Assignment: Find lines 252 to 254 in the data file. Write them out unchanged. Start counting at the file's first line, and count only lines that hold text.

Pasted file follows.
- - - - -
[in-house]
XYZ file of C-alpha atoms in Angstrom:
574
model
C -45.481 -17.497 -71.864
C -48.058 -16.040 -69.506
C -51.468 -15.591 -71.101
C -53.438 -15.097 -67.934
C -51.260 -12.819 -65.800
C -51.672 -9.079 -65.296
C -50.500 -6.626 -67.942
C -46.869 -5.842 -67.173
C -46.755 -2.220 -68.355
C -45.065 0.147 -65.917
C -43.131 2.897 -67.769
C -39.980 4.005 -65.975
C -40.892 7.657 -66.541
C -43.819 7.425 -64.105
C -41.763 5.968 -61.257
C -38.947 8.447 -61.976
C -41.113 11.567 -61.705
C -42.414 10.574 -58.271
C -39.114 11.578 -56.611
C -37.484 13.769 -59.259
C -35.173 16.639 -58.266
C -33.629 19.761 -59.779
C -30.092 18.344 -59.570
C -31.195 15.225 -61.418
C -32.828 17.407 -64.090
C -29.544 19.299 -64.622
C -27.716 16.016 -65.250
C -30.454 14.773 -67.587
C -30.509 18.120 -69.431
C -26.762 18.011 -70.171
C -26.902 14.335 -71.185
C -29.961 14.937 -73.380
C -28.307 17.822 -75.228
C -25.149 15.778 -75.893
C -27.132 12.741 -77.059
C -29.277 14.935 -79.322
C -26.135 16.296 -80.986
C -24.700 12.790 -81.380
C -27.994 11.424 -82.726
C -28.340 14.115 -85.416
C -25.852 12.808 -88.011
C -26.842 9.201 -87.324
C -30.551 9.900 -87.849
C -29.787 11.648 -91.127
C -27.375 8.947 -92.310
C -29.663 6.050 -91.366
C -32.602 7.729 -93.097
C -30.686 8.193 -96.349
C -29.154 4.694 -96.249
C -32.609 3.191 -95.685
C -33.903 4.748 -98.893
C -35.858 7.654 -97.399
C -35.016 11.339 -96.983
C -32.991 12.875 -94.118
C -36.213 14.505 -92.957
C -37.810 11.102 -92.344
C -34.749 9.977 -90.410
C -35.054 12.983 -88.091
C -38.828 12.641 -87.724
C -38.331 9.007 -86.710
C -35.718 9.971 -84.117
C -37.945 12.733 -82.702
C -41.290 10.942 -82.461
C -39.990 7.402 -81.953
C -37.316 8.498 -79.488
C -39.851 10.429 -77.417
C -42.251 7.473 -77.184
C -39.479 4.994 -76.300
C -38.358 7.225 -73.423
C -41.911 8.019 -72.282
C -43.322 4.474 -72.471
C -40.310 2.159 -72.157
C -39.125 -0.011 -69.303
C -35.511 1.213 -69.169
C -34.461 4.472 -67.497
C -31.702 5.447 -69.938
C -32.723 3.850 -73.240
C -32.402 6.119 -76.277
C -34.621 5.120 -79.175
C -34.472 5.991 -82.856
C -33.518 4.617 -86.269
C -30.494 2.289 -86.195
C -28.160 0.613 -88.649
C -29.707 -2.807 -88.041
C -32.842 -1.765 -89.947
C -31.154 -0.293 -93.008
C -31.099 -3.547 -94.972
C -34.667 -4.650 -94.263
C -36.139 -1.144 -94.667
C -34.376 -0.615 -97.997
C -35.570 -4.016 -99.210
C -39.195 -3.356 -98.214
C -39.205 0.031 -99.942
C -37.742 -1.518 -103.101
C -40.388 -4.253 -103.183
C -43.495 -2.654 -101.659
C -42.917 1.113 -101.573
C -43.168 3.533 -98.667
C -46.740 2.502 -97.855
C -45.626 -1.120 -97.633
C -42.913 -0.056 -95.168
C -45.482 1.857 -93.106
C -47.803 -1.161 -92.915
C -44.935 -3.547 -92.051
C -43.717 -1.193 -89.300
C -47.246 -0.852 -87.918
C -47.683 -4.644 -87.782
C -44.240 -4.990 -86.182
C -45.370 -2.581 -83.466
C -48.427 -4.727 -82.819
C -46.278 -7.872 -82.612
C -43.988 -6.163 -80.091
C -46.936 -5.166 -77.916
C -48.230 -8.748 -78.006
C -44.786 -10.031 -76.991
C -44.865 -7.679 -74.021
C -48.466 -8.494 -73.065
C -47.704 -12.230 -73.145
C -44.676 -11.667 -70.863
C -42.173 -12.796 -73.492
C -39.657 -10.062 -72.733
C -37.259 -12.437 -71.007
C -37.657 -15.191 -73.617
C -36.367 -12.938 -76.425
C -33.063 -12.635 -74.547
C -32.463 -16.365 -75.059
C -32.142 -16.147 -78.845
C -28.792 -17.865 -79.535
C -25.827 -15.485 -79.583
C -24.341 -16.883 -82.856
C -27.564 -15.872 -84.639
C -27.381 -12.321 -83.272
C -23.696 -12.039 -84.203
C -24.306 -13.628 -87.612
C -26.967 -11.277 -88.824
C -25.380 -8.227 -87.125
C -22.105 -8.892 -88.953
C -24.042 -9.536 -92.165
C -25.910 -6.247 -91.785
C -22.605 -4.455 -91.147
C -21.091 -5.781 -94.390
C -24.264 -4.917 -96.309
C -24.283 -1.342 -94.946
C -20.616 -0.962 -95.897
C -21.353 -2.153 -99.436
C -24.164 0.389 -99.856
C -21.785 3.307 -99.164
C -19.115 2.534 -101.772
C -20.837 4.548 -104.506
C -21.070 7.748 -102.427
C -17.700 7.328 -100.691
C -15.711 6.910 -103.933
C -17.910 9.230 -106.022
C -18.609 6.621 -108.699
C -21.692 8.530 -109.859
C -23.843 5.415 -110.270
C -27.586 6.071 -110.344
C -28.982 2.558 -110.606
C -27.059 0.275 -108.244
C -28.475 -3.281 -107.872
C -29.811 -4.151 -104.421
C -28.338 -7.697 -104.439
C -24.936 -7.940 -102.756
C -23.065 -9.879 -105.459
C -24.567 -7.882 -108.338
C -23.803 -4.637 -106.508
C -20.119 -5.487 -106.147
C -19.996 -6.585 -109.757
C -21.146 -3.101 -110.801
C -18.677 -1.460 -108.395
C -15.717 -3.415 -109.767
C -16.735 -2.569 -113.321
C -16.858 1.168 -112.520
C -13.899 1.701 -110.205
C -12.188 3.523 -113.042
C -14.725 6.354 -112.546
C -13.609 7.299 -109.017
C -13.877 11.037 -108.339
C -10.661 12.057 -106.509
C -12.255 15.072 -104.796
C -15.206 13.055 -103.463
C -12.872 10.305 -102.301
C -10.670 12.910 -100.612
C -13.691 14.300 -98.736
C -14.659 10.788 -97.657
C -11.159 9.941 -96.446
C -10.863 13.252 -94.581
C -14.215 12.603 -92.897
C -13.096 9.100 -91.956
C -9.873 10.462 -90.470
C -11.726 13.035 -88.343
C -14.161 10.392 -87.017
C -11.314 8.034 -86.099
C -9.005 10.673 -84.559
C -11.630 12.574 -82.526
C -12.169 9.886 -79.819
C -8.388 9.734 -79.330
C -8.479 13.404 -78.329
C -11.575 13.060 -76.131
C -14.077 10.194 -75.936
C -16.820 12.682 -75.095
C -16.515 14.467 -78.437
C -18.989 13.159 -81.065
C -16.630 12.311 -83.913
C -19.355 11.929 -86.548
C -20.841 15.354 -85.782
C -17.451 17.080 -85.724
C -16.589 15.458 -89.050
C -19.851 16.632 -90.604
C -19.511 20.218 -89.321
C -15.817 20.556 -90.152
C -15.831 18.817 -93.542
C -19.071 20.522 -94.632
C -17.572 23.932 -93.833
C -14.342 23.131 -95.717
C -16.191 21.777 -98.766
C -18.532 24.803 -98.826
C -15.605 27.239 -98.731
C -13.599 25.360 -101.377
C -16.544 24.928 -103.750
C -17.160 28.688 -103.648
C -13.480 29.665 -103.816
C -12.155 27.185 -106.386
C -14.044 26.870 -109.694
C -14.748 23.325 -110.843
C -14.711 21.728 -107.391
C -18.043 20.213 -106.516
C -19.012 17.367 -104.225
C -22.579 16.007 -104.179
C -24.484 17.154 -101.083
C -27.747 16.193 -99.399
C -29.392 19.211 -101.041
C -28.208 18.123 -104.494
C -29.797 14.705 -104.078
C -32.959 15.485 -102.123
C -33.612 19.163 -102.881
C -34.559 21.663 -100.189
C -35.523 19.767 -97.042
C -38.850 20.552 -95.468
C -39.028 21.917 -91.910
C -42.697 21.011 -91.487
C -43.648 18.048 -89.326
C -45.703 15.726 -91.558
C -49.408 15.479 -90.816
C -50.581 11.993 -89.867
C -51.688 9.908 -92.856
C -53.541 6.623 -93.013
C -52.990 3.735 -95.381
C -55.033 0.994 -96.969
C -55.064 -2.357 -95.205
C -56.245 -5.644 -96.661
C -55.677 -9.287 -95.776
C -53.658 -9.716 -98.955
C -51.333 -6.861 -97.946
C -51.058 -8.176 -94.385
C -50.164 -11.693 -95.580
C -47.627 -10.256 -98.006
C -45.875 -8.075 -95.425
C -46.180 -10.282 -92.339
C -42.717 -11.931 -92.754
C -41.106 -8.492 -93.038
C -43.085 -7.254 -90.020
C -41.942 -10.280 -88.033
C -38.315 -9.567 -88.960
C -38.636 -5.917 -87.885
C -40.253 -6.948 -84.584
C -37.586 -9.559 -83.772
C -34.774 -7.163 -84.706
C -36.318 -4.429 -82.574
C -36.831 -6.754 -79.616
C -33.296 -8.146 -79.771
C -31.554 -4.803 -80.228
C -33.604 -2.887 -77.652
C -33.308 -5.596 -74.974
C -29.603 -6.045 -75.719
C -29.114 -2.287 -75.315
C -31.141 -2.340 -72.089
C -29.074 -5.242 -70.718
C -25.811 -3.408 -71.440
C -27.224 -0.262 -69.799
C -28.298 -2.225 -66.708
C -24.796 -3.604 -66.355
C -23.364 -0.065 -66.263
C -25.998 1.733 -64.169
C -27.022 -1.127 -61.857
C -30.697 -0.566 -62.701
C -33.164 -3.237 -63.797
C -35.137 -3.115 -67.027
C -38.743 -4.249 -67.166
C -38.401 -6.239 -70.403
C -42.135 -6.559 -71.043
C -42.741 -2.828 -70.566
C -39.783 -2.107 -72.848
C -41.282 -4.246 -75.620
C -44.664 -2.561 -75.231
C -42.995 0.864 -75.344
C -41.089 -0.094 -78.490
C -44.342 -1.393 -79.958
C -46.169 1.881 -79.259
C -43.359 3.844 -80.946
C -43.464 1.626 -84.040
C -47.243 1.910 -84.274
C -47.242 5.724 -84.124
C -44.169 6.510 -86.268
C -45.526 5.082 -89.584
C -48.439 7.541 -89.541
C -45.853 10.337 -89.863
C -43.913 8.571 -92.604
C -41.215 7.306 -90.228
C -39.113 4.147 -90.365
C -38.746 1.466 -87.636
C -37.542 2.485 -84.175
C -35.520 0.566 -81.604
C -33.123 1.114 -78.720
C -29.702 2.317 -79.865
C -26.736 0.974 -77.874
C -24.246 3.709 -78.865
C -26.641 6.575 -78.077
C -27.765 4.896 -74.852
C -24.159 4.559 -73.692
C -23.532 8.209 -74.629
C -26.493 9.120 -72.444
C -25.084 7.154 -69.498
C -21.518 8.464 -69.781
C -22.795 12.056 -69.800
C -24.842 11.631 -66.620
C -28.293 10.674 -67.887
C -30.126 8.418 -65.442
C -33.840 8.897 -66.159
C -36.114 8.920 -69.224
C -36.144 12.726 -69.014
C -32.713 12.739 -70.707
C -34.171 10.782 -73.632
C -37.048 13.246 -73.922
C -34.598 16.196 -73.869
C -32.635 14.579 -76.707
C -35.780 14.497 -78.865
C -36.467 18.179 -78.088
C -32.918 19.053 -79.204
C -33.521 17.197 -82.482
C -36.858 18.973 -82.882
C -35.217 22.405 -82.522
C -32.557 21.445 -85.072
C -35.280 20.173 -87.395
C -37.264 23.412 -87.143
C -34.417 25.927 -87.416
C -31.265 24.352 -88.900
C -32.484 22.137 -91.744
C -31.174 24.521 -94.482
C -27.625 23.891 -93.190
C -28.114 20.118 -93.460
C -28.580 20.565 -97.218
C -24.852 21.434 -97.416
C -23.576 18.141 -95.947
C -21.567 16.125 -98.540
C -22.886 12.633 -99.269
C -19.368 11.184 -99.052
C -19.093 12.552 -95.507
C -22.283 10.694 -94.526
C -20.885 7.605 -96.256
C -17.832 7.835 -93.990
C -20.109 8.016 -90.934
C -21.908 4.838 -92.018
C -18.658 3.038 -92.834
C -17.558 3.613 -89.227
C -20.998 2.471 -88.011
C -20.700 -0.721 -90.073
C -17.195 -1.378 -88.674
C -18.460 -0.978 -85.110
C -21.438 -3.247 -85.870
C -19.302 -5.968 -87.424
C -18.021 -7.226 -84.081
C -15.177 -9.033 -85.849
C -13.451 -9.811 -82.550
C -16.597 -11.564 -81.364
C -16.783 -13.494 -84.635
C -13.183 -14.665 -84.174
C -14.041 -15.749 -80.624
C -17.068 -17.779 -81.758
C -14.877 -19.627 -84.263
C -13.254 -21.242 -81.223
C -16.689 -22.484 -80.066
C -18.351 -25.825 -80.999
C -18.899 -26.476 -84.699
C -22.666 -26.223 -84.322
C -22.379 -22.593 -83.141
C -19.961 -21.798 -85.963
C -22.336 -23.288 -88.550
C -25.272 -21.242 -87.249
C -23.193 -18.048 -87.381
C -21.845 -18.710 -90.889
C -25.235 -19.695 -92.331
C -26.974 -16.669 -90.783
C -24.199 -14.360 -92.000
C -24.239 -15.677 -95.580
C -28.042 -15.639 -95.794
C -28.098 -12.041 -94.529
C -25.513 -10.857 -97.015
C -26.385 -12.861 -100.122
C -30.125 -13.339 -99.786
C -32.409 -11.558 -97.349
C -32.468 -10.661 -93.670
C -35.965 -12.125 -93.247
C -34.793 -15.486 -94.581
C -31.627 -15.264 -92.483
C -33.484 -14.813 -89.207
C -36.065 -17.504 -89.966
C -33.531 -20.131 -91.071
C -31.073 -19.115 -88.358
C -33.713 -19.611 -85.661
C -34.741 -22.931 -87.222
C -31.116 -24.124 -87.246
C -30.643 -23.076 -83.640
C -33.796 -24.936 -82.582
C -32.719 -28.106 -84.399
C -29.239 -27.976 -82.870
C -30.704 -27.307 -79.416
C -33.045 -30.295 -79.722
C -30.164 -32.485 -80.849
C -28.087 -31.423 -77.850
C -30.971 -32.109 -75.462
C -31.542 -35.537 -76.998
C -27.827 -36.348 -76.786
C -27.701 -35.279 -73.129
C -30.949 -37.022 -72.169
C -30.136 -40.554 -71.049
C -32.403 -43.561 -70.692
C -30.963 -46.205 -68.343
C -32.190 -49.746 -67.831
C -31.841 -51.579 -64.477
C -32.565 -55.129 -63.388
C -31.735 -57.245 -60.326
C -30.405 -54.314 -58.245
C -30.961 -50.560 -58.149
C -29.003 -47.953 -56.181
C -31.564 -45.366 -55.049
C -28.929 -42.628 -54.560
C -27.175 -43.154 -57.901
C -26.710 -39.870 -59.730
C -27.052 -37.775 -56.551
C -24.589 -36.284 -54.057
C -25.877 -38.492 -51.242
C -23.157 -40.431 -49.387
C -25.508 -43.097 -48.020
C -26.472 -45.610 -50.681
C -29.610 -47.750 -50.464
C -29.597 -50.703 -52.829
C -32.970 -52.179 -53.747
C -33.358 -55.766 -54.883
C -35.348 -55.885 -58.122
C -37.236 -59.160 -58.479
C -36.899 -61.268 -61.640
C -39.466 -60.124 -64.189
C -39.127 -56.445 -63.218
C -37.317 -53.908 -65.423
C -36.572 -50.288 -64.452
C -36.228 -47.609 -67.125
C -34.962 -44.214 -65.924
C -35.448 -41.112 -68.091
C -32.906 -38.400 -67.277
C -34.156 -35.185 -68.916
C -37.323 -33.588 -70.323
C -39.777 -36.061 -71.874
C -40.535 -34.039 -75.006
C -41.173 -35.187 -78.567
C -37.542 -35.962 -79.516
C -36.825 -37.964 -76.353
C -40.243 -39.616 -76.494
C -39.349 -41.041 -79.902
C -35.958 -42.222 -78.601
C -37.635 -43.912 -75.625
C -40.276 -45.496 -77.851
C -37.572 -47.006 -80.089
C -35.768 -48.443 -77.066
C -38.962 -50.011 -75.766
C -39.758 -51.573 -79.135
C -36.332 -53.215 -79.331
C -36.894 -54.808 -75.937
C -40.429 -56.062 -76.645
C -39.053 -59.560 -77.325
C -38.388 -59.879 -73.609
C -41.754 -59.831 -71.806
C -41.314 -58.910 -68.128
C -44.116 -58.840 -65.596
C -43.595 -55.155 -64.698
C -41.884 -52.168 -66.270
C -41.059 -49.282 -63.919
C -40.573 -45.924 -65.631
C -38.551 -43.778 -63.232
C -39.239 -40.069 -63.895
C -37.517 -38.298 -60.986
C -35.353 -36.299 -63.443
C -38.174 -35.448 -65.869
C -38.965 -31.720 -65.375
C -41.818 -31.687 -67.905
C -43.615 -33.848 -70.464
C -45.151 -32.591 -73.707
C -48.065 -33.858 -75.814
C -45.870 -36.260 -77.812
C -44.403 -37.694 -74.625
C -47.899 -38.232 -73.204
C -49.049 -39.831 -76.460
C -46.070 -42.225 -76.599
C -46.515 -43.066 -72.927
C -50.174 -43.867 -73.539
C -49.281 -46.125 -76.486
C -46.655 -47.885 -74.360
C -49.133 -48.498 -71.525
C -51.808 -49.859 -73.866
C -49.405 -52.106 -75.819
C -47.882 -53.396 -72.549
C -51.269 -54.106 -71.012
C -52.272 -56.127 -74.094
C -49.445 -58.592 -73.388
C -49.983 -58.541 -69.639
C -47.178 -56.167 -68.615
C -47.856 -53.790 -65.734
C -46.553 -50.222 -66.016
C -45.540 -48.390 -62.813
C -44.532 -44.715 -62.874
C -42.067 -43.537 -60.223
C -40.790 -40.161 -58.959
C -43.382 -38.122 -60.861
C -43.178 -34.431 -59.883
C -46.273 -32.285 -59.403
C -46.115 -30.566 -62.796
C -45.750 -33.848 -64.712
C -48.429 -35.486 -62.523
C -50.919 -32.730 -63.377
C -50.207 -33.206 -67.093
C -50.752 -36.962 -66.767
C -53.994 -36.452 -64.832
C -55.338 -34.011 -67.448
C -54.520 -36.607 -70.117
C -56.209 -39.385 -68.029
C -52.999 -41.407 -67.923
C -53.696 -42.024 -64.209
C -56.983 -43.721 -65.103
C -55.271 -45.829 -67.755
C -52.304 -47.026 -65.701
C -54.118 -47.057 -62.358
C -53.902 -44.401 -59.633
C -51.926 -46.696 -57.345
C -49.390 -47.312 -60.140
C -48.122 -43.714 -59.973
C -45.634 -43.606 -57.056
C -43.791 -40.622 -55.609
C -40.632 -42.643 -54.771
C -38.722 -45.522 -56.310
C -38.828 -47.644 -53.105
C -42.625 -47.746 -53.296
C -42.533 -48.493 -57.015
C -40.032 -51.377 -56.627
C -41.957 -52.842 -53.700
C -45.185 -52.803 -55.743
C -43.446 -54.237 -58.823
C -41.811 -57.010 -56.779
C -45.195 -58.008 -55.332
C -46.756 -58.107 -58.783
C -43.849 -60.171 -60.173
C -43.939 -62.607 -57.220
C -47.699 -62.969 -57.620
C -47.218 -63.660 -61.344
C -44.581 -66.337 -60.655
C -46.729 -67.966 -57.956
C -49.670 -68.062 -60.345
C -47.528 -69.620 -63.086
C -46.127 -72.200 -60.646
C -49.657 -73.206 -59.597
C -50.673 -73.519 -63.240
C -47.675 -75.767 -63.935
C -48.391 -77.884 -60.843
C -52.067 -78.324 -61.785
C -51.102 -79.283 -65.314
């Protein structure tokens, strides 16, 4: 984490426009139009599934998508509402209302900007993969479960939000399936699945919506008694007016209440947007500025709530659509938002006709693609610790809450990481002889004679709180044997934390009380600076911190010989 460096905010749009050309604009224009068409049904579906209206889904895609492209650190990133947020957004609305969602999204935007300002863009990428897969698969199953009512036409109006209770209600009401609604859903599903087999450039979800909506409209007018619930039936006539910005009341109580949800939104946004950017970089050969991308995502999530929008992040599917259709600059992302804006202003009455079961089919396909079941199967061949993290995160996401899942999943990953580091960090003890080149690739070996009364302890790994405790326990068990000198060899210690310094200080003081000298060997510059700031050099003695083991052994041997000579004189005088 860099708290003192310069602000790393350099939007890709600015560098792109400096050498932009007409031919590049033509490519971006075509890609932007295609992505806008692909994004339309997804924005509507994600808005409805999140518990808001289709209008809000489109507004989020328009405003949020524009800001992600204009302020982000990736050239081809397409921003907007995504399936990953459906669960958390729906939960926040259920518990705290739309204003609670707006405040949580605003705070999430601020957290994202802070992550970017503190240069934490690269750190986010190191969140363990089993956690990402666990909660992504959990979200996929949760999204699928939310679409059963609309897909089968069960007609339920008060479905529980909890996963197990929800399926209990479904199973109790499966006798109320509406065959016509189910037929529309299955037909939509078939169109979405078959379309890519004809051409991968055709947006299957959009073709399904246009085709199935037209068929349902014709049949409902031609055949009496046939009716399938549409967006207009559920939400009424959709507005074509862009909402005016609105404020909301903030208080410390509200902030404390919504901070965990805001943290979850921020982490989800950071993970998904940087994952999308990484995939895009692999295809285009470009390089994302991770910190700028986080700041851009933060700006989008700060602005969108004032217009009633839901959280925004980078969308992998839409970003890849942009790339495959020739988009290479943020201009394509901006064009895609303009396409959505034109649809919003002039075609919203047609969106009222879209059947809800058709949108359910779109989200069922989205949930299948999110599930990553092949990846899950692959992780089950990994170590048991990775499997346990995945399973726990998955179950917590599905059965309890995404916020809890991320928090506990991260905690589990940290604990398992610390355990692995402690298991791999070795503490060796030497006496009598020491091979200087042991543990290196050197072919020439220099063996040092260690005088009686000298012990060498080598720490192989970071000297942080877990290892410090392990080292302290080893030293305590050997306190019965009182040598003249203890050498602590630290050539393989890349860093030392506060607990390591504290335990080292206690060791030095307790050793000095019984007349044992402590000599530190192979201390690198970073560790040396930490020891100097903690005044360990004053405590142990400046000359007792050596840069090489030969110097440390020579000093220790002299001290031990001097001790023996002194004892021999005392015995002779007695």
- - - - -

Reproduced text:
C -52.990 3.735 -95.381
C -55.033 0.994 -96.969
C -55.064 -2.357 -95.205